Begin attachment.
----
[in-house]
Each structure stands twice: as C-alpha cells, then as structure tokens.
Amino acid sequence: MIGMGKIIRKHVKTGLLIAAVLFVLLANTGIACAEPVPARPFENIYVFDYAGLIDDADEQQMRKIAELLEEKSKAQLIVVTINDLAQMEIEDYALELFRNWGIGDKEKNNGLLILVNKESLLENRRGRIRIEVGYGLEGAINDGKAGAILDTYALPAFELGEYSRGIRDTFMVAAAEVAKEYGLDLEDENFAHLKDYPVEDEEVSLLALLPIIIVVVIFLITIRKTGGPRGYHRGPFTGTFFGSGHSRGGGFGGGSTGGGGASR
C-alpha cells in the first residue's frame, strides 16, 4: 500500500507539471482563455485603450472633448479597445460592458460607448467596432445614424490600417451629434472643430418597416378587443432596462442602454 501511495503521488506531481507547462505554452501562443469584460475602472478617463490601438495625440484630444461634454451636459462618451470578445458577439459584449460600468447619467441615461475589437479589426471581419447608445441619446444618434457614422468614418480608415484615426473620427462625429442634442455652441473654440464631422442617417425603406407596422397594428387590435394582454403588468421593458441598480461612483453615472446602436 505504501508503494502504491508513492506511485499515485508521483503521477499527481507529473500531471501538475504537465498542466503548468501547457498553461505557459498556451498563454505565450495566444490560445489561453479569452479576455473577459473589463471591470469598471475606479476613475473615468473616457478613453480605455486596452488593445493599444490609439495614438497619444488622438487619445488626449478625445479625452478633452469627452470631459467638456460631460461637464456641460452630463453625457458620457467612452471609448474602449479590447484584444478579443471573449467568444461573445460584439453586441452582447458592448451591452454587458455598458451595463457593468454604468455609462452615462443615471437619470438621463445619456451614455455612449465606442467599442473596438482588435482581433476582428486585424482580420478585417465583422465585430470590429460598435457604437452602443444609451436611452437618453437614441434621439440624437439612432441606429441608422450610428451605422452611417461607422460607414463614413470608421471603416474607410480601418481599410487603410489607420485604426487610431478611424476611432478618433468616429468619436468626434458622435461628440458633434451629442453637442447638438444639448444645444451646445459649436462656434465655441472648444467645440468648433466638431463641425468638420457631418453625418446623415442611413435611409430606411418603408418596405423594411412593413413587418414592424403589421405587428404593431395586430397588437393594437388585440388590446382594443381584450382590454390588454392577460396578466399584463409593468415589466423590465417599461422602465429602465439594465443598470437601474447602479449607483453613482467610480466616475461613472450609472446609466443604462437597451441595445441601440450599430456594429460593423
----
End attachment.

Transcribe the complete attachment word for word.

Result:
[in-house]
Each structure stands twice: as C-alpha cells, then as structure tokens.
Amino acid sequence: MIGMGKIIRKHVKTGLLIAAVLFVLLANTGIACAEPVPARPFENIYVFDYAGLIDDADEQQMRKIAELLEEKSKAQLIVVTINDLAQMEIEDYALELFRNWGIGDKEKNNGLLILVNKESLLENRRGRIRIEVGYGLEGAINDGKAGAILDTYALPAFELGEYSRGIRDTFMVAAAEVAKEYGLDLEDENFAHLKDYPVEDEEVSLLALLPIIIVVVIFLITIRKTGGPRGYHRGPFTGTFFGSGHSRGGGFGGGSTGGGGASR
C-alpha cells in the first residue's frame, strides 16, 4: 500500500507539471482563455485603450472633448479597445460592458460607448467596432445614424490600417451629434472643430418597416378587443432596462442602454 501511495503521488506531481507547462505554452501562443469584460475602472478617463490601438495625440484630444461634454451636459462618451470578445458577439459584449460600468447619467441615461475589437479589426471581419447608445441619446444618434457614422468614418480608415484615426473620427462625429442634442455652441473654440464631422442617417425603406407596422397594428387590435394582454403588468421593458441598480461612483453615472446602436 505504501508503494502504491508513492506511485499515485508521483503521477499527481507529473500531471501538475504537465498542466503548468501547457498553461505557459498556451498563454505565450495566444490560445489561453479569452479576455473577459473589463471591470469598471475606479476613475473615468473616457478613453480605455486596452488593445493599444490609439495614438497619444488622438487619445488626449478625445479625452478633452469627452470631459467638456460631460461637464456641460452630463453625457458620457467612452471609448474602449479590447484584444478579443471573449467568444461573445460584439453586441452582447458592448451591452454587458455598458451595463457593468454604468455609462452615462443615471437619470438621463445619456451614455455612449465606442467599442473596438482588435482581433476582428486585424482580420478585417465583422465585430470590429460598435457604437452602443444609451436611452437618453437614441434621439440624437439612432441606429441608422450610428451605422452611417461607422460607414463614413470608421471603416474607410480601418481599410487603410489607420485604426487610431478611424476611432478618433468616429468619436468626434458622435461628440458633434451629442453637442447638438444639448444645444451646445459649436462656434465655441472648444467645440468648433466638431463641425468638420457631418453625418446623415442611413435611409430606411418603408418596405423594411412593413413587418414592424403589421405587428404593431395586430397588437393594437388585440388590446382594443381584450382590454390588454392577460396578466399584463409593468415589466423590465417599461422602465429602465439594465443598470437601474447602479449607483453613482467610480466616475461613472450609472446609466443604462437597451441595445441601440450599430456594429460593423